• Computational business rule: Other types of computational business rules can exist such as "Beginning balance + changes = Ending Balance" (roll forward)  or "Net income (loss) / Weighted average shares = Earnings per share".
  • Grain: Grain is the level of depth of information or granularity.  The lowest level of granularity is the actual transaction, event, circumstance, or other phenomenon represented in a financial report.

Essentially, the model of a business report and therefore a financial report is the multidimensional model.

Now, when the XBRL technical syntax was created, certain terms were used.  Unfortunately, the XBRL technical syntax was created without the logic of a business report being expressed within a model.  And so, there are some differences and inconsistencies in the terms used by the XBRL technical syntax.  Further, when the US GAAP XBRL Taxonomy and IFRS XBRL Taxonomy were created, they used even different terms.  For example, people thought that the term "hypercube" and "dimension" were too technical and so they used the terms "Table" and "Axis" instead.  All these terms cause confusion.

Here are the terms used by those implementing software, in the creation of XBRL taxonomies or the model structure of the report, and used within the XBRL technical specification to describe a business report:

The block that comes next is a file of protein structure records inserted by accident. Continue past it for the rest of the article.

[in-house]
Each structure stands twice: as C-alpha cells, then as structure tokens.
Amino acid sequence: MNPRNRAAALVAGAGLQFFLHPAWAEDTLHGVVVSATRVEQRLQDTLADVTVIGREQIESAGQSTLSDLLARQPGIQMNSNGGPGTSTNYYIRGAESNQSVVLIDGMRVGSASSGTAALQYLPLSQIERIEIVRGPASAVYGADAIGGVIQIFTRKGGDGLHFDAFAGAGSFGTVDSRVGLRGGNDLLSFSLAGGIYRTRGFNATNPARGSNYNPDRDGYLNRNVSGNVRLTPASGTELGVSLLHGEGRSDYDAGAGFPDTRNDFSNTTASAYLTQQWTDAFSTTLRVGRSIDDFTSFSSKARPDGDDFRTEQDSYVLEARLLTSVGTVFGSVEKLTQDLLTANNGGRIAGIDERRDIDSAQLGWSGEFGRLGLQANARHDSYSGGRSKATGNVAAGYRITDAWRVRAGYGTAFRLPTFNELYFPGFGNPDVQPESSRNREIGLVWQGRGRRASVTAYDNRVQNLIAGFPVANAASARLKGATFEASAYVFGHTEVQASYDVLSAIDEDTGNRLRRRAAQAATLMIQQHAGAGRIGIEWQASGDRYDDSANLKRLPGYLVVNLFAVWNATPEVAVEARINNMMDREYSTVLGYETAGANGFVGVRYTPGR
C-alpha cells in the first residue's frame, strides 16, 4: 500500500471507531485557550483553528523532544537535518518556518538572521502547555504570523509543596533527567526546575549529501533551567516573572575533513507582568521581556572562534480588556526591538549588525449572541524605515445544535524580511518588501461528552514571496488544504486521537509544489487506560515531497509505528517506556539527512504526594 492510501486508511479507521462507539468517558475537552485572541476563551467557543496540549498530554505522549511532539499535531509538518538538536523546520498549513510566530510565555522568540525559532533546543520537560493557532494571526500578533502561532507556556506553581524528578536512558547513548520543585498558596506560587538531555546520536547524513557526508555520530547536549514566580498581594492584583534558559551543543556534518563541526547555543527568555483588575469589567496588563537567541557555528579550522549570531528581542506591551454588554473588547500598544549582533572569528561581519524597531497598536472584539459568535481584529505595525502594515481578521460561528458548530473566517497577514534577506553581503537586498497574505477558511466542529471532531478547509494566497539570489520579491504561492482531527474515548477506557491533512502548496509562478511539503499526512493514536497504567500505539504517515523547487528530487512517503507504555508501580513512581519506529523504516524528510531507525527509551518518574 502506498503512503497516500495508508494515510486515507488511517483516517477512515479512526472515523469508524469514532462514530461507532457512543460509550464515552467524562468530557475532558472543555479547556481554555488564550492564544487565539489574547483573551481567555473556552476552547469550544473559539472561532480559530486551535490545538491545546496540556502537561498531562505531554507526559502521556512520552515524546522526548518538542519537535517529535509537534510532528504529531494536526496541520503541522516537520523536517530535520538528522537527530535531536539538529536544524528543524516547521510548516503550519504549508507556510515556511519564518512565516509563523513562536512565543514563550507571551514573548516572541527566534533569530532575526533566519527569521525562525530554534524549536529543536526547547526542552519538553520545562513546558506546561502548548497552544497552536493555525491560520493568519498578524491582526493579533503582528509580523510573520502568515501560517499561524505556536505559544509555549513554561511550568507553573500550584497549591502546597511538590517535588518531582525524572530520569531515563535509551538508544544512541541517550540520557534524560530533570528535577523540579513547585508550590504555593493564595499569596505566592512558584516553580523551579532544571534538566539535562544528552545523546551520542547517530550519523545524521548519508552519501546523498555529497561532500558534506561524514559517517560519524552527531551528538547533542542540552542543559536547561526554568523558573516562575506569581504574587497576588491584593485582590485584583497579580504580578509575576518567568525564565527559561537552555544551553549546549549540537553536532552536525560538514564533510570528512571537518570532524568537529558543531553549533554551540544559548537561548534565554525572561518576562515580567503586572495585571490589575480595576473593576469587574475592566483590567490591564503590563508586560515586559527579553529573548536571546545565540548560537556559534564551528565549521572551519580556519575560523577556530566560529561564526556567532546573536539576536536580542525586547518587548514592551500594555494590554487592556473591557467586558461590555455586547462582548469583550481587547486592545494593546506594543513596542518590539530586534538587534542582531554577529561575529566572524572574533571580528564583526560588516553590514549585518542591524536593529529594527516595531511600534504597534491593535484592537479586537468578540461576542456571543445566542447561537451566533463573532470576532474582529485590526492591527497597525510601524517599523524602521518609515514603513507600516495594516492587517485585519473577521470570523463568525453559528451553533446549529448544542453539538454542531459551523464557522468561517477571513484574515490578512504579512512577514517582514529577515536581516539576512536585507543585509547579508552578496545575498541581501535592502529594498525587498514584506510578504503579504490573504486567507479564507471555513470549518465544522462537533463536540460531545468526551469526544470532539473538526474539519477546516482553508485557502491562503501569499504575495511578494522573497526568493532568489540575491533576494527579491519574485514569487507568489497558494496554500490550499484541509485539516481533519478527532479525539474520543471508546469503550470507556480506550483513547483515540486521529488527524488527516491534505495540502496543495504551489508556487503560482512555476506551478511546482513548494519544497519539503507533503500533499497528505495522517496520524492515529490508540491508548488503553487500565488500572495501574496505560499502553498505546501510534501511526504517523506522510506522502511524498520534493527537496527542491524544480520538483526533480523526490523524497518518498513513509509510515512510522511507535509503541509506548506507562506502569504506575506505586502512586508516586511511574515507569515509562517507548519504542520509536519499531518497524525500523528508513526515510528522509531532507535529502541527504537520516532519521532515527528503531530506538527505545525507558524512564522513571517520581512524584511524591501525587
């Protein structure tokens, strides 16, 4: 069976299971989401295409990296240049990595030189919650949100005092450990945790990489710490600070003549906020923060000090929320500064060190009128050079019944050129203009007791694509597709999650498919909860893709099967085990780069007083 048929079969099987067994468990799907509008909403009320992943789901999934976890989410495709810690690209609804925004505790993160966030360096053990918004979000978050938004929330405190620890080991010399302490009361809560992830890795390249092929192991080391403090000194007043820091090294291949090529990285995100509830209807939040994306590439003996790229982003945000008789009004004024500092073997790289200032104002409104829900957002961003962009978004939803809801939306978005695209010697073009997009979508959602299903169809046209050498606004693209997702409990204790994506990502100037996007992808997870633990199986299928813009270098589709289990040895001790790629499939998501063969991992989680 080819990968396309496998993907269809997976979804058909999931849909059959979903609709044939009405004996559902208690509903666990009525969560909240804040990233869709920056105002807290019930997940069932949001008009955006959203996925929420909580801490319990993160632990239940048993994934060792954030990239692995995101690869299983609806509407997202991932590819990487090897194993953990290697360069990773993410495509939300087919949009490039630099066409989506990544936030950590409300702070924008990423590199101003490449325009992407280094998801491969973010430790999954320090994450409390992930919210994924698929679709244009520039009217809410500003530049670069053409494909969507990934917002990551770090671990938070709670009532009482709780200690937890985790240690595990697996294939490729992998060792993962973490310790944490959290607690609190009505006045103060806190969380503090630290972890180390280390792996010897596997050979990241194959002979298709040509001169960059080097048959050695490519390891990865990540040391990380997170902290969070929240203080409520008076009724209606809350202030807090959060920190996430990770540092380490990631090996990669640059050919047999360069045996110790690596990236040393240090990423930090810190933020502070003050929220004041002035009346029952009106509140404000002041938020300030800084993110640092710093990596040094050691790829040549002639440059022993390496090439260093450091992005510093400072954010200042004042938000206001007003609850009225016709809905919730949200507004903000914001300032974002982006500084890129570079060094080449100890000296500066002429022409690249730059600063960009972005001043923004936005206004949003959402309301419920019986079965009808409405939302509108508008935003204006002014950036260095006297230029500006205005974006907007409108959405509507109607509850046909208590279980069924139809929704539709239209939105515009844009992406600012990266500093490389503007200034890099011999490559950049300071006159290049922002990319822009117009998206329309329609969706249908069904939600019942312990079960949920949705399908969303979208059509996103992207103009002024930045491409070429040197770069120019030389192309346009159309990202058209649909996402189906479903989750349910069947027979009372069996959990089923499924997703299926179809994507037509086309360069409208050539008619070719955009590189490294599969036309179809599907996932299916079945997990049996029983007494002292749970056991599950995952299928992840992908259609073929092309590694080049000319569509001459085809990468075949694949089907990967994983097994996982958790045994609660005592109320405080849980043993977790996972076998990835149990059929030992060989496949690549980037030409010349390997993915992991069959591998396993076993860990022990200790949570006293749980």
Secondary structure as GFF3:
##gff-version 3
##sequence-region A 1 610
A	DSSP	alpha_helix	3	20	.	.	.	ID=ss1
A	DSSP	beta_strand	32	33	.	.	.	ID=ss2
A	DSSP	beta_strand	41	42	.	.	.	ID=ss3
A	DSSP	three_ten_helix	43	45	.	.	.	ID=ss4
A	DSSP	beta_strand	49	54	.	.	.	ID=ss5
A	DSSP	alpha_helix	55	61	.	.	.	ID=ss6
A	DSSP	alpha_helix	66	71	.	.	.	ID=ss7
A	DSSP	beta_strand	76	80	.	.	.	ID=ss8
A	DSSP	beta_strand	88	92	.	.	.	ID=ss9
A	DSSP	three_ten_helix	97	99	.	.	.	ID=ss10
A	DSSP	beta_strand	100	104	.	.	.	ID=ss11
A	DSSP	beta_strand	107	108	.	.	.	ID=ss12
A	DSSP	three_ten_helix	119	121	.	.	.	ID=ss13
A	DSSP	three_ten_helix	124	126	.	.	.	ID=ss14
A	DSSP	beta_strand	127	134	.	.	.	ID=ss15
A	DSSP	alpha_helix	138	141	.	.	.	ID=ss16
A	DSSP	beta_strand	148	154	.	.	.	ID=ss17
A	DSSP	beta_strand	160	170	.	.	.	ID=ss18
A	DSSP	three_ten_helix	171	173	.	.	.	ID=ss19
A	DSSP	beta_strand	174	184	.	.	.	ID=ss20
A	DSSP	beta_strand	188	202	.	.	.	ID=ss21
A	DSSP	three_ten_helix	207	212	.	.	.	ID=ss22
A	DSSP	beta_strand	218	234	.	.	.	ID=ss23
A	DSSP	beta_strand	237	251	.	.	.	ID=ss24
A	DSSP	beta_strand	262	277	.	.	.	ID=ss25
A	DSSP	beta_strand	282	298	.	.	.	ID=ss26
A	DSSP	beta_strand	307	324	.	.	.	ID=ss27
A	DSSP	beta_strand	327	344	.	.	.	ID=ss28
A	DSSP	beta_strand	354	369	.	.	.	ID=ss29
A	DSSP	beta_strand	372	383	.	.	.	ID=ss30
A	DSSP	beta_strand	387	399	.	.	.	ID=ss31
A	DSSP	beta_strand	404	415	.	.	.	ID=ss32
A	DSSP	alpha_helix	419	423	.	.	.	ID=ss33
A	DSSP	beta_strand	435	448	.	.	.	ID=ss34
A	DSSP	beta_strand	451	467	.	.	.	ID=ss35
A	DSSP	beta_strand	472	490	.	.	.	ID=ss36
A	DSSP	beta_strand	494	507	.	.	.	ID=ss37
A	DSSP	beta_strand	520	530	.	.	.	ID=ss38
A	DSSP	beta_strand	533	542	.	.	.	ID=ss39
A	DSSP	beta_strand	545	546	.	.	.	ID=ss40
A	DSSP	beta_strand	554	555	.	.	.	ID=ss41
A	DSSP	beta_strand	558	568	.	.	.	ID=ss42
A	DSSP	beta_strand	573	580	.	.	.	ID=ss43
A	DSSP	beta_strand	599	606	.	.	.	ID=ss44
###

• Network/Group: A Network is a technical artifact that really has no meaning by itself because those creating XBRL-based digital financial reports use Networks in different ways. Other terms used to describe a network are "group" and "base set". A Network/Group essentially breaks a report into fragments.
  • Hypercube/Table: A Table is the same thing that XBRL calls a hypercube.  A Table/Hypercube simply groups some set of Axes, Members, Line Items, Abstracts, and Concepts together into a logical structure.  Again, because Table's are used inconsistently by creating XBRL taxonomies, they really have no meaning by themselves. Tables/Hypercubes are essentially another way to break a report into smaller fragments.
  • Dimension/Axis:  An Axis, or what XBRL calls a dimension and XBRL Formula calls an aspect, is one approach to representing a Characteristic. Entity and period core dimensions that are always required.  Those creating XBRL taxonomies can create additional non-core dimensions.
  • Member: A Member is a possible value of a Characteristic.
  • Primary Items/Line Items:  A Line Items, or Primary Items as called by the XBRL Dimensions specification, is in essence a special type of Dimension/Axis which specifies a data type, period type, and optionally a balance type. Line Items/Primary Items are Characteristics.
  • Abstract: An Abstract is simply used to organize Line Items/Primary Items; they provide no real meaning.  When used, Abstracts can make a model easier to understand.
  • Concept: A Concept is in essence a type of Member.  You can think of a Concept as a value for the Line Items Characteristic.  A Concept is special in that it can be used to represent a Fact Value.